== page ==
Our 27th year of publishing
Published February 23, 2021
Stay healthy, America, because getting sick costs a lot
By John Toth / The Bulletin
A friend of mine who is retired and living in Mexico recently posted that he had to undergo a medical procedure, basically day surgery, and he went to a private clinic rather than the free public ones.
He commented that he received top-notch care.
“That set you back a small fortune, I’d bet,” I messaged him.
His total cost: the equivalent of $33.
He has posted before about the healthcare system there - never anything negative. He has used the public and private system, which coexist in the country.
I wrote recently that I had to go to urgent care on a Sunday because I had some symptoms that resembled those of COVID-19. I tested negative for COVID, but the nurse practitioner gave me a thorough exam.
A couple of weeks later the clinic sent me an invoice because they charged me the wrong co-pay amount. The pending total was $22. But in the notice, they also itemized the charges incurred by my short visit - more than $600.
A family member a year or so ago had to have surgery that kept him in the hospital overnight. He didn’t choose to get sick, obviously. Luckily, he had insurance through the Affordable Care Act.
The hospital bill was more than $70,000.
I recently became a proud grandfather again when our daughter gave birth to our grandson. She and her husband had to pay thousands of dollars in addition to what company insurance covered.
A nurse who recovered from COVID after an extensive hospital stay received a bill for her treatment that exceeded $100,000. She got COVID by caring for those who already had it.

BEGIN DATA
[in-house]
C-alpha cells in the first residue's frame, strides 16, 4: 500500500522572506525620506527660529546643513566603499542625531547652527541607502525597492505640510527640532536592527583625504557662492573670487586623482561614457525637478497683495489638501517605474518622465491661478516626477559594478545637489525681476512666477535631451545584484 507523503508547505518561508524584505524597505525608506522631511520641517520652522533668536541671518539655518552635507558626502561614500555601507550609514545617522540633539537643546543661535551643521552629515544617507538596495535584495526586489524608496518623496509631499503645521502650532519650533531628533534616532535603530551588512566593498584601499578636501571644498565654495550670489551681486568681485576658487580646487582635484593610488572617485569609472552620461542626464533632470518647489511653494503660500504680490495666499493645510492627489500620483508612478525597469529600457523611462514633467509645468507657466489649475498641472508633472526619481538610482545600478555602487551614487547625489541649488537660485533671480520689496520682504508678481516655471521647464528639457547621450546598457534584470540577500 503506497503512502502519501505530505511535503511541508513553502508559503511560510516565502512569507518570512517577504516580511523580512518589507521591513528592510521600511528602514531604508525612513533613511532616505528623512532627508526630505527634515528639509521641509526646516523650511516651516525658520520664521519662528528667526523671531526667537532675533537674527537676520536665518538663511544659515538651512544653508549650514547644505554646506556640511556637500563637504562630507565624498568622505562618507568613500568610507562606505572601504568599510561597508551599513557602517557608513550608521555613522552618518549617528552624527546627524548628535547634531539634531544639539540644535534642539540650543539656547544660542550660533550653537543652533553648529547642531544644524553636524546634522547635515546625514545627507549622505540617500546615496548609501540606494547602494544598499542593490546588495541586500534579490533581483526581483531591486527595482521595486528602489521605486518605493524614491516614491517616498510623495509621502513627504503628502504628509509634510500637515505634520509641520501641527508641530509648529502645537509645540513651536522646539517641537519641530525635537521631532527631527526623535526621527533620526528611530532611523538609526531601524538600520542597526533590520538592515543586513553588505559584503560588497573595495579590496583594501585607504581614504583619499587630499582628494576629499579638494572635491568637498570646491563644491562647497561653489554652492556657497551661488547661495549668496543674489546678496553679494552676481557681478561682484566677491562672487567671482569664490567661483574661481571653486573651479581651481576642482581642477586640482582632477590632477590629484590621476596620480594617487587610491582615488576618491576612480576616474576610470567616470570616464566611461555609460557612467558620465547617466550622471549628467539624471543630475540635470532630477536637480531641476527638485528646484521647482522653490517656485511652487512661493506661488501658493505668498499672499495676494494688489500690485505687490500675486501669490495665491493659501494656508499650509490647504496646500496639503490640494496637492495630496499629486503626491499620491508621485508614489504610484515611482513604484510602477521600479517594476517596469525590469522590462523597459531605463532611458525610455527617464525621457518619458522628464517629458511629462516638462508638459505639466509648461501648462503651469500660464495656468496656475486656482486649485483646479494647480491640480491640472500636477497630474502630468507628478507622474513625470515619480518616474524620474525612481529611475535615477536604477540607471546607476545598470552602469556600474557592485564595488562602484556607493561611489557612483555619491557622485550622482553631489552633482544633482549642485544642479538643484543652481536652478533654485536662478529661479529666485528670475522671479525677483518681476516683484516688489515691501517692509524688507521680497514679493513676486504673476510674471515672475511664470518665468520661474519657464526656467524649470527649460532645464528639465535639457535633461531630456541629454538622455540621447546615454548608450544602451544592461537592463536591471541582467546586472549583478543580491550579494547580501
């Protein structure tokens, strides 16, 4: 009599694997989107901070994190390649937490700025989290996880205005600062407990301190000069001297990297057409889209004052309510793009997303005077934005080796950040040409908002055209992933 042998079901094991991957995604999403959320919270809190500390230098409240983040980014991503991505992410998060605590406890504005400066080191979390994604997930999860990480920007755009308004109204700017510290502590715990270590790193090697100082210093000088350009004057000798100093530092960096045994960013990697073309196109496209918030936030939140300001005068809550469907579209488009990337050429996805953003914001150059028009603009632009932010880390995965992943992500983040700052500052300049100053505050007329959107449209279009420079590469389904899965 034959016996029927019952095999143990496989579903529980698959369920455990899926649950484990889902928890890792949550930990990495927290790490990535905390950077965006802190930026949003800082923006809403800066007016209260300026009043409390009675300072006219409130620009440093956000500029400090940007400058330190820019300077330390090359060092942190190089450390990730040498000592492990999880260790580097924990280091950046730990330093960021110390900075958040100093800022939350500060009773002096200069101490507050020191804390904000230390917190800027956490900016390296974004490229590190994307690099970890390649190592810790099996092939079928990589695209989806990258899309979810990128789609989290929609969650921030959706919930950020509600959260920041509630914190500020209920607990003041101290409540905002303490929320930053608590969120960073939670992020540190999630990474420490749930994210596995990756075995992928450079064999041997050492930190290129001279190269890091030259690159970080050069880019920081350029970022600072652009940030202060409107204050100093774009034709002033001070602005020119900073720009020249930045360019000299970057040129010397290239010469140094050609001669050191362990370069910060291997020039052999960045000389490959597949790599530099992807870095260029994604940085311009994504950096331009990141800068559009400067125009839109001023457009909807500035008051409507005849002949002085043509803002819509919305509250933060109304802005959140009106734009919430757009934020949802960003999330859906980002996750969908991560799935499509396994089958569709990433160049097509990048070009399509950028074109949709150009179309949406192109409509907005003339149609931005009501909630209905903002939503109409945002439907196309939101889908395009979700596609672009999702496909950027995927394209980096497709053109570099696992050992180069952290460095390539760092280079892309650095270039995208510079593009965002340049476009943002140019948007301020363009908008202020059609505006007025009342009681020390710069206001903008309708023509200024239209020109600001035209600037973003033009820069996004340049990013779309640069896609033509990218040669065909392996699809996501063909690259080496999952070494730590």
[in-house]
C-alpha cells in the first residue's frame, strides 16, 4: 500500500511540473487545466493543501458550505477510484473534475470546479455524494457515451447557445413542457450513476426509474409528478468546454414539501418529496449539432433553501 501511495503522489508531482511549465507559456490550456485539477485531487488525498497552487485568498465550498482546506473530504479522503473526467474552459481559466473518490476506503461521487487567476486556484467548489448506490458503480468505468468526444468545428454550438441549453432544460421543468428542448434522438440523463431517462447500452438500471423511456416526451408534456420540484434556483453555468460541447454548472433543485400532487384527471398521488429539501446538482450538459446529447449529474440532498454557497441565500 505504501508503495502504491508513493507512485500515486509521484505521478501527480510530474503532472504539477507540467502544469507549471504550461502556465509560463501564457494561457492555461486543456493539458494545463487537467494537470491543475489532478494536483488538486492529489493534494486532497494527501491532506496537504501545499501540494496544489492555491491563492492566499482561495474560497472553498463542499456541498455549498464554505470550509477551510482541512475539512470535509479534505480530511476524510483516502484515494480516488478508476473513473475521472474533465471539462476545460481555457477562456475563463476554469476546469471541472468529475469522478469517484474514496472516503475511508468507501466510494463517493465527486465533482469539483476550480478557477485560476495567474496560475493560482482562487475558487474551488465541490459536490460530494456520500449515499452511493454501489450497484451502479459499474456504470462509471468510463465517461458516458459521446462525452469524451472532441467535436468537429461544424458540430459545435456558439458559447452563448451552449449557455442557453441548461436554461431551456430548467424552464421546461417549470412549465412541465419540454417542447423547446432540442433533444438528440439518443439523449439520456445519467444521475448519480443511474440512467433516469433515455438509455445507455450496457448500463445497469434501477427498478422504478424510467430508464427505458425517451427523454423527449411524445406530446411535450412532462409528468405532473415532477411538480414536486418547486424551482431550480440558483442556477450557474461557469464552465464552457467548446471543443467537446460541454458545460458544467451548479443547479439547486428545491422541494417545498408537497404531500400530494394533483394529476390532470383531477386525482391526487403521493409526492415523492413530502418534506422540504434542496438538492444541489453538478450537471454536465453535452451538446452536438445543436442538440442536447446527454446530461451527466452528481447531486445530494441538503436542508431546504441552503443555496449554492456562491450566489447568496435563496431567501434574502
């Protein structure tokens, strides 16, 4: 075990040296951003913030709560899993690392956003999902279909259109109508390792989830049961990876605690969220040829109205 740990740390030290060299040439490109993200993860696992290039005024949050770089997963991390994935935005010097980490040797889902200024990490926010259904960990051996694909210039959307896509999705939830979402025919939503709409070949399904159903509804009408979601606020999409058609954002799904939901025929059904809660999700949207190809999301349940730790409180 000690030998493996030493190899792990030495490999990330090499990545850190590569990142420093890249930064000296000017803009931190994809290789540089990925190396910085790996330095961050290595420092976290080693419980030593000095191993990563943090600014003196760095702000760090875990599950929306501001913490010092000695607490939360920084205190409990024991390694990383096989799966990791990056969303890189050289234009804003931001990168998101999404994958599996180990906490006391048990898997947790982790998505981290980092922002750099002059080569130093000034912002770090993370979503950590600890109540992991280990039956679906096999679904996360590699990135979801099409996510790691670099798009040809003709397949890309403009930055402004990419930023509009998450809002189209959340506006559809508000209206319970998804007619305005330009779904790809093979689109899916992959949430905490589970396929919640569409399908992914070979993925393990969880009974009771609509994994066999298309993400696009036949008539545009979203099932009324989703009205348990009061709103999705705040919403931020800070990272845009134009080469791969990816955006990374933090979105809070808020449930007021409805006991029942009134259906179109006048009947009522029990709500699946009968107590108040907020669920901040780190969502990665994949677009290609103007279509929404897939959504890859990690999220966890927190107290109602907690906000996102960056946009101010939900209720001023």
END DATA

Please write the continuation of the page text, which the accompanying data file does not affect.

When I bought a pretty lousy individual health insurance plan many years ago, the representative who sold it to me reminisced about all the nice places he had been on his company’s dime. I felt like I had just been hoodwinked.
A friend a while back mentioned that her healthcare insurance has a $10,000 deductible. That means that each year she pays $10,000 out of pocket before the insurance policy pays a dime. That’s like not having insurance.
I talked to a friend in the publishing business and mentioned that he is very talented and should strike out on his own. I would definitely sign on with him, and others would also.
But that paycheck every two weeks and health insurance through his employer was too much to walk away from. How many potential entrepreneurs have made the same decision?
There is something wrong with all this. There has to be another way.
I qualified for Medicare in December.
(John looks forward to hearing from you on this subject. Send me a note at firstname.lastname@example.org. You can even send an old-fashioned letter to: The Bulletin, P.O. Box 2426, Angleton, TX. 77516.)